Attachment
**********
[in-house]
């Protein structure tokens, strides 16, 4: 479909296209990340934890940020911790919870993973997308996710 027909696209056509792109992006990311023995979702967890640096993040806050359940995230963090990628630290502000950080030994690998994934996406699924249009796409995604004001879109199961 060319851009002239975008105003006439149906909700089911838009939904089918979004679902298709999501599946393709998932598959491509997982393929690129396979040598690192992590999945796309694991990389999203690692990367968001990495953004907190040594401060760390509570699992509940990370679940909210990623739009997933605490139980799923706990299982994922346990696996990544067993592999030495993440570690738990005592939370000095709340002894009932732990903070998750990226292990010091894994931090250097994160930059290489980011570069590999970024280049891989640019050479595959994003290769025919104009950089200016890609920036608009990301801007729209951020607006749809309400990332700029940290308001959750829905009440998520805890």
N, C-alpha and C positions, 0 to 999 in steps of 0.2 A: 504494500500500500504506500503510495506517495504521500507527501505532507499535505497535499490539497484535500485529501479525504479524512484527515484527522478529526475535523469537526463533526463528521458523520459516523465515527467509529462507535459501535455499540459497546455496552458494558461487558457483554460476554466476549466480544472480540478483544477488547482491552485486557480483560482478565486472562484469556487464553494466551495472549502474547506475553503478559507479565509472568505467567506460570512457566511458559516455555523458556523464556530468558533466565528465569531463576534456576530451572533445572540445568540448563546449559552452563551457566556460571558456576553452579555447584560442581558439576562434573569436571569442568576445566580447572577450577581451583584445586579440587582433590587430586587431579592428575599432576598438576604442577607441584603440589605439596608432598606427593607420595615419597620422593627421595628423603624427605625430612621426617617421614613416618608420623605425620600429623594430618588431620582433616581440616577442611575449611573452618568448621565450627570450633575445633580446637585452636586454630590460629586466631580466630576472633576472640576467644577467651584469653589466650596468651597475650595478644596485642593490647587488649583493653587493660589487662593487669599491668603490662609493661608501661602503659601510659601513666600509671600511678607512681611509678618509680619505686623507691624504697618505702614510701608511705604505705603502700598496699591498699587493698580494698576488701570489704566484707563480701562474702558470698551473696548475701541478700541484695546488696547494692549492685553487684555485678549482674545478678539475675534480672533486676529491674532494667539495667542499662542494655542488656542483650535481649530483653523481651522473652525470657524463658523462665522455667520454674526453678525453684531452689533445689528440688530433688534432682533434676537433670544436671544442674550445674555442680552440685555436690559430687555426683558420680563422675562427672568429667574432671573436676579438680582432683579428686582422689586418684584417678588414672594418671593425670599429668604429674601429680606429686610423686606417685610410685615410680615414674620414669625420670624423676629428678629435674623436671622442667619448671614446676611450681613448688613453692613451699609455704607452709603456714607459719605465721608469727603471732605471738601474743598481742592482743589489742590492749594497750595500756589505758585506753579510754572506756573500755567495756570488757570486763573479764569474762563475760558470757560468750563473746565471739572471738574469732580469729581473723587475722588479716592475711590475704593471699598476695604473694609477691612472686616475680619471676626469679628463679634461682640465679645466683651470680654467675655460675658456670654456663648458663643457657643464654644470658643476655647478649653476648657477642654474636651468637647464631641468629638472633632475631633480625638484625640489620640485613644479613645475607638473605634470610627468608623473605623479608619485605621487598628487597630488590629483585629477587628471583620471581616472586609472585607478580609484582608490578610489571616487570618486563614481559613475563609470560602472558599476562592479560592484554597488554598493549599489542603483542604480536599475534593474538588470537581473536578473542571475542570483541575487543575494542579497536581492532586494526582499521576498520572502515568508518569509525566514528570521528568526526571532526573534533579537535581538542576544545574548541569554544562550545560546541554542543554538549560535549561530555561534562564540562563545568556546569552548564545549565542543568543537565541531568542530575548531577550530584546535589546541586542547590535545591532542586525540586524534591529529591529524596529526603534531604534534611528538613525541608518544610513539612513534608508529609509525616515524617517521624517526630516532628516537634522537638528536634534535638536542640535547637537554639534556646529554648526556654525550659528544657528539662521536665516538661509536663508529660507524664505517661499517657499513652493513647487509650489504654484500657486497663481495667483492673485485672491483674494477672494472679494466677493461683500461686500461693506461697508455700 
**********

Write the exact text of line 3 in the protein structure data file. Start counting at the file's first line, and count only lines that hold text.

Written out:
N, C-alpha and C positions, 0 to 999 in steps of 0.2 A: 504494500500500500504506500503510495506517495504521500507527501505532507499535505497535499490539497484535500485529501479525504479524512484527515484527522478529526475535523469537526463533526463528521458523520459516523465515527467509529462507535459501535455499540459497546455496552458494558461487558457483554460476554466476549466480544472480540478483544477488547482491552485486557480483560482478565486472562484469556487464553494466551495472549502474547506475553503478559507479565509472568505467567506460570512457566511458559516455555523458556523464556530468558533466565528465569531463576534456576530451572533445572540445568540448563546449559552452563551457566556460571558456576553452579555447584560442581558439576562434573569436571569442568576445566580447572577450577581451583584445586579440587582433590587430586587431579592428575599432576598438576604442577607441584603440589605439596608432598606427593607420595615419597620422593627421595628423603624427605625430612621426617617421614613416618608420623605425620600429623594430618588431620582433616581440616577442611575449611573452618568448621565450627570450633575445633580446637585452636586454630590460629586466631580466630576472633576472640576467644577467651584469653589466650596468651597475650595478644596485642593490647587488649583493653587493660589487662593487669599491668603490662609493661608501661602503659601510659601513666600509671600511678607512681611509678618509680619505686623507691624504697618505702614510701608511705604505705603502700598496699591498699587493698580494698576488701570489704566484707563480701562474702558470698551473696548475701541478700541484695546488696547494692549492685553487684555485678549482674545478678539475675534480672533486676529491674532494667539495667542499662542494655542488656542483650535481649530483653523481651522473652525470657524463658523462665522455667520454674526453678525453684531452689533445689528440688530433688534432682533434676537433670544436671544442674550445674555442680552440685555436690559430687555426683558420680563422675562427672568429667574432671573436676579438680582432683579428686582422689586418684584417678588414672594418671593425670599429668604429674601429680606429686610423686606417685610410685615410680615414674620414669625420670624423676629428678629435674623436671622442667619448671614446676611450681613448688613453692613451699609455704607452709603456714607459719605465721608469727603471732605471738601474743598481742592482743589489742590492749594497750595500756589505758585506753579510754572506756573500755567495756570488757570486763573479764569474762563475760558470757560468750563473746565471739572471738574469732580469729581473723587475722588479716592475711590475704593471699598476695604473694609477691612472686616475680619471676626469679628463679634461682640465679645466683651470680654467675655460675658456670654456663648458663643457657643464654644470658643476655647478649653476648657477642654474636651468637647464631641468629638472633632475631633480625638484625640489620640485613644479613645475607638473605634470610627468608623473605623479608619485605621487598628487597630488590629483585629477587628471583620471581616472586609472585607478580609484582608490578610489571616487570618486563614481559613475563609470560602472558599476562592479560592484554597488554598493549599489542603483542604480536599475534593474538588470537581473536578473542571475542570483541575487543575494542579497536581492532586494526582499521576498520572502515568508518569509525566514528570521528568526526571532526573534533579537535581538542576544545574548541569554544562550545560546541554542543554538549560535549561530555561534562564540562563545568556546569552548564545549565542543568543537565541531568542530575548531577550530584546535589546541586542547590535545591532542586525540586524534591529529591529524596529526603534531604534534611528538613525541608518544610513539612513534608508529609509525616515524617517521624517526630516532628516537634522537638528536634534535638536542640535547637537554639534556646529554648526556654525550659528544657528539662521536665516538661509536663508529660507524664505517661499517657499513652493513647487509650489504654484500657486497663481495667483492673485485672491483674494477672494472679494466677493461683500461686500461693506461697508455700 